International Bride: The Weddings of Scotland
by: Michael Kabel
Scotland's ancient history has resulted in some of the most interesting wedding customs and traditions in all of Europe. And true to the Scots' boisterous reputation, the Scottish wedding is a noisy, exuberant celebration that often lasts for days.
Planning a Scottish theme wedding, as a way to celebrate your heritage or just to get a little Caledonian elegance, means getting into a rollicking party but also some charming folk elegance backed by centuries of tradition.
The engagement party and the marriage banns
Scottish couples generally have an engagement get together well before the wedding, hosted by either the bride or groom's parents. It may also take place at the village hall or in a pub.
An old Scottish law called the "marriage banns" obligated the couple to publicly announce their marriage fourteen days in advance. While it's no longer a legal necessity, many couples still make public notice of their wedding two weeks before the big day.
The Stag and Hen parties are a wild night out.
The Stag party is officially the time for the groom's friends to give him a "proper send off," – though this farewell often takes the form of lively pranks. In Fife, for example, groomsmen will sometimes wash the groom's feet in soot, ashes, and grease. In other parts, a groom is dressed in women's clothes and given a pillow or cushion to put under his top, making him appear pregnant.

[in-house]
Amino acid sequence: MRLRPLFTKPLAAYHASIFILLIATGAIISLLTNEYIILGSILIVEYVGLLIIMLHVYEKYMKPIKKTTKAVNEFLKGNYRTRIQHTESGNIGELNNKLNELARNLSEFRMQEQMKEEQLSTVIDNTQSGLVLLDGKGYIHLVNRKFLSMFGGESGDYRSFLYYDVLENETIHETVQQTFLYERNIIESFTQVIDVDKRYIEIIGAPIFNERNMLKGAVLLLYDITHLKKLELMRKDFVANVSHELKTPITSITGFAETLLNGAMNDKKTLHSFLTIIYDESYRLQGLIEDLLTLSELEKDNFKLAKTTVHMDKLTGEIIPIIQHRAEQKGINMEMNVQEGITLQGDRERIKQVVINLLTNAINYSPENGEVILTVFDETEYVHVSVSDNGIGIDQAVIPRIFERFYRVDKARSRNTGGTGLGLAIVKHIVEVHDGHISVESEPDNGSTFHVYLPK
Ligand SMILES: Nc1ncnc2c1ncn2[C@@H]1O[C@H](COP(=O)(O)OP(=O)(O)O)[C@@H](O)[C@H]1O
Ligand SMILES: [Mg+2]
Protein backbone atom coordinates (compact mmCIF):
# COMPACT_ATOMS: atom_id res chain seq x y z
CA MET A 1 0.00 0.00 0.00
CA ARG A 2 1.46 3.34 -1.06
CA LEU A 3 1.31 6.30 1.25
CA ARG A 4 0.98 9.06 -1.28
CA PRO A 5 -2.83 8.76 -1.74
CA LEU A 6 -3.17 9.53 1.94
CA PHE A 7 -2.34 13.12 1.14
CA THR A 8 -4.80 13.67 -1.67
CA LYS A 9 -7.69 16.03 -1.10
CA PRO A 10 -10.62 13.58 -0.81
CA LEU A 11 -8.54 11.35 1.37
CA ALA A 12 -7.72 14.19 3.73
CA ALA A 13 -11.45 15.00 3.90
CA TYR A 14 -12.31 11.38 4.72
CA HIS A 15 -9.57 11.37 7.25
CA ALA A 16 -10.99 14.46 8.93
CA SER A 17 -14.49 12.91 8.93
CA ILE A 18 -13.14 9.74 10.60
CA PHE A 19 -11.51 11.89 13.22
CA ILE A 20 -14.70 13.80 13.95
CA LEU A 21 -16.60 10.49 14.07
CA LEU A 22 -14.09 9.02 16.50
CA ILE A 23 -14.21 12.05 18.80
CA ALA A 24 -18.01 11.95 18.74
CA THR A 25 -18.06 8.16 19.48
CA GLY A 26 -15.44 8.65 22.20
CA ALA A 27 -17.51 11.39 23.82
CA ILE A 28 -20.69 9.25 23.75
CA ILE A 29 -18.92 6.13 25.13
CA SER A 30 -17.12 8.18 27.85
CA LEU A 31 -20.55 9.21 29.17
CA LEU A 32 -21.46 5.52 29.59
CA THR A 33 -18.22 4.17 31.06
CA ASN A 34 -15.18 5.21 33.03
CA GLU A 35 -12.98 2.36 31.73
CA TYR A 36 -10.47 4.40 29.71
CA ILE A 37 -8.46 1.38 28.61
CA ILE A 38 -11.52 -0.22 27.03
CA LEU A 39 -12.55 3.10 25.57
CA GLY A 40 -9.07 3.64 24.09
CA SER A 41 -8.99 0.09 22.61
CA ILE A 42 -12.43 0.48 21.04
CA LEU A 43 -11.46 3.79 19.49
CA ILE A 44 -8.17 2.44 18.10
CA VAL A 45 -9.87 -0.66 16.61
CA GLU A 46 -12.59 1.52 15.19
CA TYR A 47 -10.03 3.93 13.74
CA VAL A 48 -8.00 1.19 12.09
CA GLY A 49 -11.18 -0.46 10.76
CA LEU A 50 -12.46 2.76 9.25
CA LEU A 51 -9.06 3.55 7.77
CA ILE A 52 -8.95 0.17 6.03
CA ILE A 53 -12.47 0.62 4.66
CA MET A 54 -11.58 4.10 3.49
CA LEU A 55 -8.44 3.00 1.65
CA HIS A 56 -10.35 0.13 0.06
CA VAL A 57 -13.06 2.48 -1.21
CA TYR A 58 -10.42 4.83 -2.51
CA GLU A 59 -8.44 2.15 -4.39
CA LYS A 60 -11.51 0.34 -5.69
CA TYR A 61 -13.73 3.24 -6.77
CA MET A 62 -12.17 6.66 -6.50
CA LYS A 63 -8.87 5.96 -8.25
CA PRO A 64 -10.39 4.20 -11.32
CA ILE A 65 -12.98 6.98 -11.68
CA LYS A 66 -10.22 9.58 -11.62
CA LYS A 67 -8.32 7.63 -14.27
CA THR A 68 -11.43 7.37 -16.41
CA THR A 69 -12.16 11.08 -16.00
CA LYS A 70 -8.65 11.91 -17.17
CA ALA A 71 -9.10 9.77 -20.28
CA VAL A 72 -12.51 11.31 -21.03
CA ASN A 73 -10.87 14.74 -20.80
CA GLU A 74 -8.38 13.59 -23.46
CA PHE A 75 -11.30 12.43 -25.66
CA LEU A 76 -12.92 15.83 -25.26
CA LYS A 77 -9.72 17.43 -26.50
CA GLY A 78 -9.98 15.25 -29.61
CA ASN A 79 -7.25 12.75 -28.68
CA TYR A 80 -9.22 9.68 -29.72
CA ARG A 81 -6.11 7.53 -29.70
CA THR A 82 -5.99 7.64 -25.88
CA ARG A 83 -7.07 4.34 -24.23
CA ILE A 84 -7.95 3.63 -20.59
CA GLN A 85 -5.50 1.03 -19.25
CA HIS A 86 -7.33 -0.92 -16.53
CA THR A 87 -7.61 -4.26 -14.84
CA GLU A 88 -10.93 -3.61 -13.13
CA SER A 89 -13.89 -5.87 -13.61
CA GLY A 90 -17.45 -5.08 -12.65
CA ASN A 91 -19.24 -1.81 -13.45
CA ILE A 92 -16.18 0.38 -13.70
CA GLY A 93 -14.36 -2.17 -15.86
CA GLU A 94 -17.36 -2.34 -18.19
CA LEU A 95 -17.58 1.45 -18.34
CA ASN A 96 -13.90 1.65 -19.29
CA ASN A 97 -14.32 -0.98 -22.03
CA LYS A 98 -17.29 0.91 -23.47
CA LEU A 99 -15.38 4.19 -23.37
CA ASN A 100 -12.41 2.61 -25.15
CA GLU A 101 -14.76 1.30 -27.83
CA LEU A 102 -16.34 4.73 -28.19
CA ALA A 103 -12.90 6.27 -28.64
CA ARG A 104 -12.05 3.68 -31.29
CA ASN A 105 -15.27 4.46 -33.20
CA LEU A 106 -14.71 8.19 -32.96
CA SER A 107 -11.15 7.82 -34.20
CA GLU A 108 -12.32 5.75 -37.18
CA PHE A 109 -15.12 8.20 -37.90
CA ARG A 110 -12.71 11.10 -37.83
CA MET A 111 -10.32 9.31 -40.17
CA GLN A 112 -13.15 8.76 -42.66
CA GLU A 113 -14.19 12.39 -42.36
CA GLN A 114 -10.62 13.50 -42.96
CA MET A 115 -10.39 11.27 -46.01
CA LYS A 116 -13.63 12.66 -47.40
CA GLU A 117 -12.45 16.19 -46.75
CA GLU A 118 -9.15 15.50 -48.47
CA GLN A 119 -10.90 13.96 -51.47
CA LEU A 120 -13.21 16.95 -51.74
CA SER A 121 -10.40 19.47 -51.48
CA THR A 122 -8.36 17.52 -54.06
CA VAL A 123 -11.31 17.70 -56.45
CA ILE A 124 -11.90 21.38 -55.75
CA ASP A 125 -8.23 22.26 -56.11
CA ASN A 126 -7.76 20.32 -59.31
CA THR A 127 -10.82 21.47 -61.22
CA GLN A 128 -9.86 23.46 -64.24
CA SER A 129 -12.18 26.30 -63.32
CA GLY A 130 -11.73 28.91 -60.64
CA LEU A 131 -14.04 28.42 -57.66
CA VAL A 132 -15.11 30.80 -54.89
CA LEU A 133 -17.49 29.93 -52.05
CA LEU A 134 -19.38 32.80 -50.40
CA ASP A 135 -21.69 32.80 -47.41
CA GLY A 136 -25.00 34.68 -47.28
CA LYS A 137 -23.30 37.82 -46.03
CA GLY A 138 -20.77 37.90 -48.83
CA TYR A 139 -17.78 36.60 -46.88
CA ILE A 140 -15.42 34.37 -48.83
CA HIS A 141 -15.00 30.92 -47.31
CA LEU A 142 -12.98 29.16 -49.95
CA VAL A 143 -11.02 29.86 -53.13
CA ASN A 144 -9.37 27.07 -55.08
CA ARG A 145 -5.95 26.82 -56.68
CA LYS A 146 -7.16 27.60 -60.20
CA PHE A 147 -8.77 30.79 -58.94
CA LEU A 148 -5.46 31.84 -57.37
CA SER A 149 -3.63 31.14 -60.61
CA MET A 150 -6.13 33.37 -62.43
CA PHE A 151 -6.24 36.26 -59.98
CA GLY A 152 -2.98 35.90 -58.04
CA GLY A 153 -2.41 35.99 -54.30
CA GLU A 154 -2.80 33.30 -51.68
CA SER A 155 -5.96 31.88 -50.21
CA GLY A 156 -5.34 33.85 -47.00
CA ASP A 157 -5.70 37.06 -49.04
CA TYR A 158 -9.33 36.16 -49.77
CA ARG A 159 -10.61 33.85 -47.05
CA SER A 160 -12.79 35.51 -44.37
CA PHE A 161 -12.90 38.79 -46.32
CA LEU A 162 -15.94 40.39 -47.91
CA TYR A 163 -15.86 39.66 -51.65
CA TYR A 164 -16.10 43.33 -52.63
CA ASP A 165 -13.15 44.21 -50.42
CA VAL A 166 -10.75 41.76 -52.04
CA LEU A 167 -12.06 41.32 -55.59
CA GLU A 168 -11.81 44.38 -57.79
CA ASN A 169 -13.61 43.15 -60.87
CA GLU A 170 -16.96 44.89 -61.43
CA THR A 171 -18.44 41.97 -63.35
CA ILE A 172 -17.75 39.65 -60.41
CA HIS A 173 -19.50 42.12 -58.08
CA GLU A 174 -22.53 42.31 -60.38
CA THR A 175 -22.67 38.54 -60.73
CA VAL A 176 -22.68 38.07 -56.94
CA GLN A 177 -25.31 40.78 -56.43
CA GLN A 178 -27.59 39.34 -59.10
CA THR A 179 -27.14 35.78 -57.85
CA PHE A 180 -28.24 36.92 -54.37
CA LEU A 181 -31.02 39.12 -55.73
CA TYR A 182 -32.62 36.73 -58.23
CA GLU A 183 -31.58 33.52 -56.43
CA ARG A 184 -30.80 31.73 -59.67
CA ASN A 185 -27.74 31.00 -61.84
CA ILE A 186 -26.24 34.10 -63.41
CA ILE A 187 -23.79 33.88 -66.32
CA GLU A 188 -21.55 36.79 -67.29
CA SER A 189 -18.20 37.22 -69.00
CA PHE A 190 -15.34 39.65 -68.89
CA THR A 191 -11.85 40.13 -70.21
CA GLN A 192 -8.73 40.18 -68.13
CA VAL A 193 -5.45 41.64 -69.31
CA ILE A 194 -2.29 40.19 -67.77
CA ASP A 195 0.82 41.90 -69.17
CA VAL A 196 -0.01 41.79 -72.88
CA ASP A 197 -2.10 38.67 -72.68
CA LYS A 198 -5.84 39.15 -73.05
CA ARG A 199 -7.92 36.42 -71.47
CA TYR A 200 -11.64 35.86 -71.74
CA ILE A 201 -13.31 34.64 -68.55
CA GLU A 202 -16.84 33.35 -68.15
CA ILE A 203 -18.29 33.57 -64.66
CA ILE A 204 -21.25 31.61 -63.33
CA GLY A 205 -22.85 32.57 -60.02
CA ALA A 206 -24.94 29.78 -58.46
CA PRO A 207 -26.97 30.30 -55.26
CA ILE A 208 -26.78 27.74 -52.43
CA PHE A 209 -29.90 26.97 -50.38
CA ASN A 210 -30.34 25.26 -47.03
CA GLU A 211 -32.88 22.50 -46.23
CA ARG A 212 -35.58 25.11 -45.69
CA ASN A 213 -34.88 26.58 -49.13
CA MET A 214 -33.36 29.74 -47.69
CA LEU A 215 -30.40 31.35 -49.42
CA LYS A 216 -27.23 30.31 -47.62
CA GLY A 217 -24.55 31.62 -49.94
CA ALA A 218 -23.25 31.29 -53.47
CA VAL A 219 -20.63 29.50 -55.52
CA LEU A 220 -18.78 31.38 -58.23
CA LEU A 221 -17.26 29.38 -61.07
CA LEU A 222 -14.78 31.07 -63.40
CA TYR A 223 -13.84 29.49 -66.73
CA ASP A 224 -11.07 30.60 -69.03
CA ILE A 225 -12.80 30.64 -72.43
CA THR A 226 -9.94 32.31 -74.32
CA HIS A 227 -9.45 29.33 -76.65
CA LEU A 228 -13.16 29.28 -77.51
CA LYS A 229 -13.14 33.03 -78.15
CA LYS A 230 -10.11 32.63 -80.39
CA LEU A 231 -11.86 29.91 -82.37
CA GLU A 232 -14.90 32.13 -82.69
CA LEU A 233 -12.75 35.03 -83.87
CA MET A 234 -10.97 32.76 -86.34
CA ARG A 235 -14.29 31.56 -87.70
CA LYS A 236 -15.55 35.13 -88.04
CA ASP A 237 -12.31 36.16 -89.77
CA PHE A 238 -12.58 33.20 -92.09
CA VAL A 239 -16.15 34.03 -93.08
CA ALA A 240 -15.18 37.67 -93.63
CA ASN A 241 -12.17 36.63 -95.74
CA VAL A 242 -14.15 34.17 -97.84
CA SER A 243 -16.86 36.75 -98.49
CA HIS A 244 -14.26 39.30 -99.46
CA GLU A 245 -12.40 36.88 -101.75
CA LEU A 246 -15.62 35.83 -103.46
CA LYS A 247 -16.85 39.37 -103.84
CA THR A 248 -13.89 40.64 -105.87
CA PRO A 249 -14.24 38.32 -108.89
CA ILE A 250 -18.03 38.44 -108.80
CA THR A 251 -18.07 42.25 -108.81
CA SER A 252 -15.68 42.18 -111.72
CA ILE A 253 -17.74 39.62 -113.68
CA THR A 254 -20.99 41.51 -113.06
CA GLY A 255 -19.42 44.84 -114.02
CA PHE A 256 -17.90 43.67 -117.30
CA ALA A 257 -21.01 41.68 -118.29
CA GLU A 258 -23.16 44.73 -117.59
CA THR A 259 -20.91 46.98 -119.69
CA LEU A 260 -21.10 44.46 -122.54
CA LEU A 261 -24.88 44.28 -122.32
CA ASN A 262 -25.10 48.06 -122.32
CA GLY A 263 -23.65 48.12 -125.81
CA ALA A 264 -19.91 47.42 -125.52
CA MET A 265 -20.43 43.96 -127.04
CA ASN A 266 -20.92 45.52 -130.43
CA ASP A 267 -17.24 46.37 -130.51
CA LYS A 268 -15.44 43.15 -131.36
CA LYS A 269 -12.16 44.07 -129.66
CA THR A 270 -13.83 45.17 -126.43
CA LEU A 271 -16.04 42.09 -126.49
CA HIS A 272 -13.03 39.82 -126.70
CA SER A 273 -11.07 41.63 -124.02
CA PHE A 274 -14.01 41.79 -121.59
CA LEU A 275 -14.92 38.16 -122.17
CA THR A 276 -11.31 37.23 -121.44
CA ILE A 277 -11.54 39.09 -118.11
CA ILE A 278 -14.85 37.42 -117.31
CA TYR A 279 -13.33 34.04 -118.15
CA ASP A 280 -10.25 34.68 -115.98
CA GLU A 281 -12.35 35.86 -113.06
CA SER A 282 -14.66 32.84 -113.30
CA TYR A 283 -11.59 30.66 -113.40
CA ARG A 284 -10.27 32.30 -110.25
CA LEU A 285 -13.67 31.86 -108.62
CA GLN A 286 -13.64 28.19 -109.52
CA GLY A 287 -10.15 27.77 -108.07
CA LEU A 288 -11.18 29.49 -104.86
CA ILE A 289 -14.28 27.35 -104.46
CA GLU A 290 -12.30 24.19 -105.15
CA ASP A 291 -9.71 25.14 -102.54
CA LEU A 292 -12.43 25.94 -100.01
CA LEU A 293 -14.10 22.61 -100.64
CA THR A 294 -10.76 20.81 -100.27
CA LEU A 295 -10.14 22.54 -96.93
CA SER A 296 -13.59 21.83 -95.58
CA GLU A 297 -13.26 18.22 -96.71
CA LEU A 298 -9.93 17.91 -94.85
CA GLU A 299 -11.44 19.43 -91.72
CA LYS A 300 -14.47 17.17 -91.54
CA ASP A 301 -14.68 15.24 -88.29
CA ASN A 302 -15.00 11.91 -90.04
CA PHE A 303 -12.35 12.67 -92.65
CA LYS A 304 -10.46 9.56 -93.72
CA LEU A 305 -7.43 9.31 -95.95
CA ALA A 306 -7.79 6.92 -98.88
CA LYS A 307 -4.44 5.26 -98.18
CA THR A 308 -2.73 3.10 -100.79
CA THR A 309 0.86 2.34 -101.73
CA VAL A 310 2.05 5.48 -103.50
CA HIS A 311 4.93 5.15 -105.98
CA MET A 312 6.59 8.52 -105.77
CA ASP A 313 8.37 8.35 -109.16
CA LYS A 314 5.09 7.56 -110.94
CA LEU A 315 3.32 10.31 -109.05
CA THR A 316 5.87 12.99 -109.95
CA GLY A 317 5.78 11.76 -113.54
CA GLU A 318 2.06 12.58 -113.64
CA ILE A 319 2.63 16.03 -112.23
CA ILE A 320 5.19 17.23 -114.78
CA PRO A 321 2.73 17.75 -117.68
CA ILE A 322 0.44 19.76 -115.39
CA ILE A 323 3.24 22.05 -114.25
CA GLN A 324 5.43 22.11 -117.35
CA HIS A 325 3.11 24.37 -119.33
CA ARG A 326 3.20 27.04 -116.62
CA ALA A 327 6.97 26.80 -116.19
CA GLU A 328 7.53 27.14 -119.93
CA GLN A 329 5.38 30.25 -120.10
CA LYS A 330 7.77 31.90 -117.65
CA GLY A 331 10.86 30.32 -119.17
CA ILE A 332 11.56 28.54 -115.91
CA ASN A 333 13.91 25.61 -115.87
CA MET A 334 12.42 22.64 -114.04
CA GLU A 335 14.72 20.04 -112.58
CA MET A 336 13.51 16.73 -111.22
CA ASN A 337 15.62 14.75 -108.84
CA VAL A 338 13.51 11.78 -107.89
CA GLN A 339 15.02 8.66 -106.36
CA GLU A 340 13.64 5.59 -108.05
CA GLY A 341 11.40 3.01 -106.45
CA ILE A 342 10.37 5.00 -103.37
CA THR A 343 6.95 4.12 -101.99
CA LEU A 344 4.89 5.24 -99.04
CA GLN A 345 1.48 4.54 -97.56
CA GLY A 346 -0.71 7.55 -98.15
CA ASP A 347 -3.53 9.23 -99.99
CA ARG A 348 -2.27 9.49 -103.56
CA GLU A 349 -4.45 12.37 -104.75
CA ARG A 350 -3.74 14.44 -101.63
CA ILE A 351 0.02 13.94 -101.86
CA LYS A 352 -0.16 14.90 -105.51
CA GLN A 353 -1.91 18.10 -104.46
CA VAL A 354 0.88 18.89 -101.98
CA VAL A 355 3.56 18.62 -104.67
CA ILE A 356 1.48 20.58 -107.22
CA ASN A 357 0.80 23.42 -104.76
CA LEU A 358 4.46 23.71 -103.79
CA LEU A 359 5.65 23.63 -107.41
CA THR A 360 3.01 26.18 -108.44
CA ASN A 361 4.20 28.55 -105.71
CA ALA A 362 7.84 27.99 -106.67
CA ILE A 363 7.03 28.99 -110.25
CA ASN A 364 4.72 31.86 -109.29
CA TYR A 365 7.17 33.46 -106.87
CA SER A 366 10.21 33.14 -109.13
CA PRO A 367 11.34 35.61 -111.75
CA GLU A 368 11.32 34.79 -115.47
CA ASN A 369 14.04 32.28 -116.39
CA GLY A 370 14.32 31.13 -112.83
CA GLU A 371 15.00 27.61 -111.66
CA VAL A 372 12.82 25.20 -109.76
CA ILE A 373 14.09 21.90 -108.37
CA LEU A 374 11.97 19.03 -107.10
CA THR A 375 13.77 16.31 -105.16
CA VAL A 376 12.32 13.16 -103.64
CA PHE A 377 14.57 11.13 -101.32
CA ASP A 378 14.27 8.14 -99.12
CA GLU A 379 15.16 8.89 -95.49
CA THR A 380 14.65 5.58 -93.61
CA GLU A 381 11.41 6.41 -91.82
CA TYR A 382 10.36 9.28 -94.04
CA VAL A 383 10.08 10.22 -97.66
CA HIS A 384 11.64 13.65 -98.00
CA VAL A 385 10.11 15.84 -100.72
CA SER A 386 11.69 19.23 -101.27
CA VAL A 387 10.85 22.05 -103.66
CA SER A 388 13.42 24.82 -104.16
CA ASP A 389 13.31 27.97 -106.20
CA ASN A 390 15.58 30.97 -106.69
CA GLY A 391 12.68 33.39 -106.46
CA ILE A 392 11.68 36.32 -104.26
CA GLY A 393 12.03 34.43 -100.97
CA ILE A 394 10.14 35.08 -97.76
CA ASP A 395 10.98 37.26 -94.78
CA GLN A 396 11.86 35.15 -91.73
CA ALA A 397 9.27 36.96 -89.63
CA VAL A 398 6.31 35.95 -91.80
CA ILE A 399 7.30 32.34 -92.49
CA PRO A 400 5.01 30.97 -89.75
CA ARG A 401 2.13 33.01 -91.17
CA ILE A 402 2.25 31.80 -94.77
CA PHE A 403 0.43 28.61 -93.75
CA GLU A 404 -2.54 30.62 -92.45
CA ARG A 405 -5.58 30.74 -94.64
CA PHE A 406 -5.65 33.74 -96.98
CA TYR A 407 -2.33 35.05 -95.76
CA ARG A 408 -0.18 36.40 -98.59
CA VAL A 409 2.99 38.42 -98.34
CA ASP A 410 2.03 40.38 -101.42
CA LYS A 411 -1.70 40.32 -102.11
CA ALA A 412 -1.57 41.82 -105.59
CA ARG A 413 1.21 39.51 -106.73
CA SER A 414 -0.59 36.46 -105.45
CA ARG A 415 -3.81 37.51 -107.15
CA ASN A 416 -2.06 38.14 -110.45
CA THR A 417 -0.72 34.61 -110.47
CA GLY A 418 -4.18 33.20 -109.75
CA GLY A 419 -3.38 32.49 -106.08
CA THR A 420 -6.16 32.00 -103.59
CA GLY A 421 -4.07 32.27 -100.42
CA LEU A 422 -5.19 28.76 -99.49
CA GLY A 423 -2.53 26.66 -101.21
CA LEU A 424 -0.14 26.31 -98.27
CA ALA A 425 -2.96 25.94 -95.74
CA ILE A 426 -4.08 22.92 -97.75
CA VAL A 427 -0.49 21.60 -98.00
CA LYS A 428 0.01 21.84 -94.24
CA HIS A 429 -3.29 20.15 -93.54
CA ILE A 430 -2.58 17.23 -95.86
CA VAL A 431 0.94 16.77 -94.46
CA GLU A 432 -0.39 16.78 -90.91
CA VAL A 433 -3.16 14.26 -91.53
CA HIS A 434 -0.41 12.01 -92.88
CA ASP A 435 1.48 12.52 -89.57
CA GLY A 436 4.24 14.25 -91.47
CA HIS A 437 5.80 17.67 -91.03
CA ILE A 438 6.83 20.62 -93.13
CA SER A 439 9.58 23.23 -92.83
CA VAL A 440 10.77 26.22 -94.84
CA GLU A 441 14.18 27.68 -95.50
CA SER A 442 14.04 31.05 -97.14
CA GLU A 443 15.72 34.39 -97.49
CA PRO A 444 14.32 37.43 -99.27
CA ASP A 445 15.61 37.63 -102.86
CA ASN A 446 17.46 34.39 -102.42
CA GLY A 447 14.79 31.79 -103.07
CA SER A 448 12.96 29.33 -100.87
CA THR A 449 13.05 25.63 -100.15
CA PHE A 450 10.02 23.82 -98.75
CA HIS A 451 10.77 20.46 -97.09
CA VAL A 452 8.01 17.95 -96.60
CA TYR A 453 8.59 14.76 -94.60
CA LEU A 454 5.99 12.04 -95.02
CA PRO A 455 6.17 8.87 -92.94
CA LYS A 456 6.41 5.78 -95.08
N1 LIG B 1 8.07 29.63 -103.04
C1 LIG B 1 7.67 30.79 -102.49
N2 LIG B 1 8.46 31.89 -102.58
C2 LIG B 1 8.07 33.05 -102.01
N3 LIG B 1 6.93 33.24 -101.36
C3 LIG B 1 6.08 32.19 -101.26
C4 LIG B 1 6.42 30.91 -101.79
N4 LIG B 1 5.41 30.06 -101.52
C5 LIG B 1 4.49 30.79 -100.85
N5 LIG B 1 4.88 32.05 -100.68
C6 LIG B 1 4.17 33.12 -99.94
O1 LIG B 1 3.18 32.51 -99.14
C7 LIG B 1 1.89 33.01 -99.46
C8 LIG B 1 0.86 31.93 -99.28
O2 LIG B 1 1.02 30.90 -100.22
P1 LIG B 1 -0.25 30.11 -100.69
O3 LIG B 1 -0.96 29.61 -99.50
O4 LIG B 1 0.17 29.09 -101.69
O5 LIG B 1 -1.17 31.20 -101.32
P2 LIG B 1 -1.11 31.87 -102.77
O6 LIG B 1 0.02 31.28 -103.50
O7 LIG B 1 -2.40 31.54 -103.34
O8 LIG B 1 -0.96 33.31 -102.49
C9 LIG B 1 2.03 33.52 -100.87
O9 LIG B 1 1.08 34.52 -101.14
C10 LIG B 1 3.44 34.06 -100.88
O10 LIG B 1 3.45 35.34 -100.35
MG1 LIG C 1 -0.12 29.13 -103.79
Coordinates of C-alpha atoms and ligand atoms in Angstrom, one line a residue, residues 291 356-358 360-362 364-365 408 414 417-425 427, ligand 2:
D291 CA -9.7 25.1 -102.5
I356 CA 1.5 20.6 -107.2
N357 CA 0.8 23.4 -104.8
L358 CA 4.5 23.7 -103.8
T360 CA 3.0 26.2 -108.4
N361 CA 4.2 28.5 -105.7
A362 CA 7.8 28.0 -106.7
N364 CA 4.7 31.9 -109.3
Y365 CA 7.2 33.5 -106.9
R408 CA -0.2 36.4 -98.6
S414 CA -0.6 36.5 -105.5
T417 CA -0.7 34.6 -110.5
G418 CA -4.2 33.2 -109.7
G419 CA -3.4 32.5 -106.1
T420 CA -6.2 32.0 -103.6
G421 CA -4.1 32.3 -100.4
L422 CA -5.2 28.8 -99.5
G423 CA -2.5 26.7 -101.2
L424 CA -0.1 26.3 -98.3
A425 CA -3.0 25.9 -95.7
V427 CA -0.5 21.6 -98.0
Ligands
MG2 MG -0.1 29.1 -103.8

At the Hen party, the bride's family and friends dress her up in an elaborate gown and smear her face with soot and ashes. As the bride is paraded through the town, they run behind her yelling and shouting to scare off evil spirits. Sometimes, a bridesmaid will carry a small pot for passers-by to throw coins into, making a donation to the new home.
The wedding ceremony is traditional with a Scottish twist.
Most Scottish wedding ceremonies follow their Catholic or Protestant guidelines. The bride may wear a white gown cut in the Victorian style. The traditional groom's uniform is a Prince Charlie coat and vest, kilt with sporran pouch, and brogues with kilt socks and the sgian dubh, or Scottish ceremonial dagger.
The pattern of the kilt and other accessories is a matter of great pride to any Scotsman, as it represents his clan, or extended family. After the ceremony, a kilt-wearing pageboy presents a silver horseshoe to the bride as the new couple leave the church. A bagpiper plays music as the couple walks to their waiting carriage. As they head for the reception, the groom will sometimes throw silver coins for the children wedding guests to pick up.
The reception is a swinging party.
True to form, the Scottish wedding reception includes a full, hearty feast and dancing until the early hours of the next morning. The typical Scottish reception will also include plenty of libations, as well.
In some traditions a party of friends and family waits for the couple to return from their honeymoon, then parades them to their new home and escorts them inside. Another celebration, again with dancing and drinking, often ensues.